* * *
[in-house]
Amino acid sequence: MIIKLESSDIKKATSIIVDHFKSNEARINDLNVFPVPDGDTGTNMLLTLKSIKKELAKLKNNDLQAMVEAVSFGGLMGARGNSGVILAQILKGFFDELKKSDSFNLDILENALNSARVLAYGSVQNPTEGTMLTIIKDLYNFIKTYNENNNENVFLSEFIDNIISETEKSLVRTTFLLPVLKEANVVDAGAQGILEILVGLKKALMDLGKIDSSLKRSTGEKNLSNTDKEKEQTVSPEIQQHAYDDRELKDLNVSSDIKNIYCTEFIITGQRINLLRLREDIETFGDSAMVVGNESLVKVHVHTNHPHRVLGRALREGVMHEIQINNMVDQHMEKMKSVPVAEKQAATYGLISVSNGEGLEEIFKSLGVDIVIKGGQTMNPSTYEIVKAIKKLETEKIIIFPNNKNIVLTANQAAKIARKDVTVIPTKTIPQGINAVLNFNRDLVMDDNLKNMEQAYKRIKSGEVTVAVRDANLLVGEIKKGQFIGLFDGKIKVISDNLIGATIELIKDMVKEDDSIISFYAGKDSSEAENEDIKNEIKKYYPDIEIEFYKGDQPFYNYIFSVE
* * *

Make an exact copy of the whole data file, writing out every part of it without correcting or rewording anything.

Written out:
[in-house]
Amino acid sequence: MIIKLESSDIKKATSIIVDHFKSNEARINDLNVFPVPDGDTGTNMLLTLKSIKKELAKLKNNDLQAMVEAVSFGGLMGARGNSGVILAQILKGFFDELKKSDSFNLDILENALNSARVLAYGSVQNPTEGTMLTIIKDLYNFIKTYNENNNENVFLSEFIDNIISETEKSLVRTTFLLPVLKEANVVDAGAQGILEILVGLKKALMDLGKIDSSLKRSTGEKNLSNTDKEKEQTVSPEIQQHAYDDRELKDLNVSSDIKNIYCTEFIITGQRINLLRLREDIETFGDSAMVVGNESLVKVHVHTNHPHRVLGRALREGVMHEIQINNMVDQHMEKMKSVPVAEKQAATYGLISVSNGEGLEEIFKSLGVDIVIKGGQTMNPSTYEIVKAIKKLETEKIIIFPNNKNIVLTANQAAKIARKDVTVIPTKTIPQGINAVLNFNRDLVMDDNLKNMEQAYKRIKSGEVTVAVRDANLLVGEIKKGQFIGLFDGKIKVISDNLIGATIELIKDMVKEDDSIISFYAGKDSSEAENEDIKNEIKKYYPDIEIEFYKGDQPFYNYIFSVE